To: RP Management , Inc. |
P.O. Box 19536, Seattle, WA 98109
CC: City Attorney Mark H. Sidran
600 Fourth Ave., Seattle, WA 98104
Re: Improper Notice of Rent Increase
The rent increase demanded in RP Management's notice of 6/25/99 fails to meet the requirements of
Seattle Municipal Code 7.24.030 Ordinance 119171
, which requires 60 days' notice of rent increases totalling 10% or more within any 12 month period. Failure to give proper notice renders this rent increase invalid.
RP Management is welcome to re-issue its notice of a rent increase with proper (60 days') notice.
- My rent from March 1, 1998 to February 28, 1999 was: __________
- This was increased March 1, 1999 to:____________
- The increase demanded by August 1, 1999 would be__________, which brings the total increase this year to about 16%, well over the limit of 10% which requires 60 days' notice to tenants.
- My rent due August 1, 1999 remains at _________ and will be paid as usual.
Please note this well: any "punitive" rent increases or threats of any type of "punitive" action (e.g. a rent increase obviously higher than the amount stated as "bringing rents in line" with the market as of 6/25/99, or threats of such action) on the part of RP Management in reaction to my asserting my lawful rights as a tenant, will be dealt with as RETALIATION, a violation of Seattle's Housing and Building Maintenance Code.*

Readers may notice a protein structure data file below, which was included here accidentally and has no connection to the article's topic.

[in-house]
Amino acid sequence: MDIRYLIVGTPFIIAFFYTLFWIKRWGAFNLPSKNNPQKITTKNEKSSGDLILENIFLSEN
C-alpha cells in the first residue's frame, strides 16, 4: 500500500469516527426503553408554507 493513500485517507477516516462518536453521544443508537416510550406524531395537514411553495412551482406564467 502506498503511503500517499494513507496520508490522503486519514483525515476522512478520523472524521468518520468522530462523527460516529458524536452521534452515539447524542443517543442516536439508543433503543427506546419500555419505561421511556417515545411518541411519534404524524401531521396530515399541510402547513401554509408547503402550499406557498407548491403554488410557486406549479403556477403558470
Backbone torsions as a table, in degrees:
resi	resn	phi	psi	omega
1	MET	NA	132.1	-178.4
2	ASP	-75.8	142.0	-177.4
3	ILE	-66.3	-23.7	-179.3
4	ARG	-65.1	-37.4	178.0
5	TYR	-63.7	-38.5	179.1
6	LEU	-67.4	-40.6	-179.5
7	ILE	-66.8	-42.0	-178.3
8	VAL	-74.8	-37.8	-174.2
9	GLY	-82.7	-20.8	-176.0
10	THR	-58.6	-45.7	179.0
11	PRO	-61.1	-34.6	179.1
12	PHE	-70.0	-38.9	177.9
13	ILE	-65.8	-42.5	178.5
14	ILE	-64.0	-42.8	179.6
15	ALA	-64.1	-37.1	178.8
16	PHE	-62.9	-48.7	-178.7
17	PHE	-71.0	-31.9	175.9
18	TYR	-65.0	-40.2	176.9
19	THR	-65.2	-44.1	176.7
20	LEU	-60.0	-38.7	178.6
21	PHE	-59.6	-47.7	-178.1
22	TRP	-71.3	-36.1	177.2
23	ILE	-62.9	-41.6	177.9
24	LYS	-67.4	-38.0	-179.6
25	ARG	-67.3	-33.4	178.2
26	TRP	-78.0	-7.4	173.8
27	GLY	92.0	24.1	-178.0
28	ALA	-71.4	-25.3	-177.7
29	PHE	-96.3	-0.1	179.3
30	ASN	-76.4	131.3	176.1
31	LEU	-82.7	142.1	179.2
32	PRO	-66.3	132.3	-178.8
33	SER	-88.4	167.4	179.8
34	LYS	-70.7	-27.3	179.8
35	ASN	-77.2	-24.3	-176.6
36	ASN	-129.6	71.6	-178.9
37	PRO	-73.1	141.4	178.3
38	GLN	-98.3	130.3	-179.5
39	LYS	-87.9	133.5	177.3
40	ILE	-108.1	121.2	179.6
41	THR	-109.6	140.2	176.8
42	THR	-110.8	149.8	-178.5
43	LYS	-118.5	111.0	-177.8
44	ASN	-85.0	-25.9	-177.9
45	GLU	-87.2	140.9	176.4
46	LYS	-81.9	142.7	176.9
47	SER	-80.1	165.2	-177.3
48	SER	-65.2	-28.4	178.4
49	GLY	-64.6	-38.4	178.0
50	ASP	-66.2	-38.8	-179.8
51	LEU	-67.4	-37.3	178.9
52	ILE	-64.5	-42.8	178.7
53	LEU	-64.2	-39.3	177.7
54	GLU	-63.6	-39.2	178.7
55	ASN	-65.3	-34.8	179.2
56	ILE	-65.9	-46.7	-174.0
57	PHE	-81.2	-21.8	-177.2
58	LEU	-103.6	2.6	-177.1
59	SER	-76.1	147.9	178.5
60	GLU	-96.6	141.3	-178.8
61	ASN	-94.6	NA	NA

Thank you for your attention to this.
Sincerely, ______________________________________ Date:__________
* Actions that are considered to be harassment or retaliation:
The Housing and Building Maintenance Code prohibits certain actions taken against either a tenant or an owner. This section of the Housing and Building Maintenance Code is enforced by the Seattle Police Department and carries criminal penalties.
The following actions constitute harassment or retaliation against the tenant:
1. Changing locks on unit doors;
2. Removing doors, windows, fuse box, or other fixtures;
3. Discontinuing gas, electricity, water, or other utilities supplied by owner;
4. Removing a tenant from the premises except through the legal eviction process;
5. Evicting, increasing rent or threatening a tenant because that tenant has reported violations of the Housing and Building Maintenance Code to DCLU or has exercised any legal rights arising out of the tenantís occupancy of the building; or
6. Entering a tenantís unit, except in an emergency or with the tenantís consent after a two day notice of intent to enter.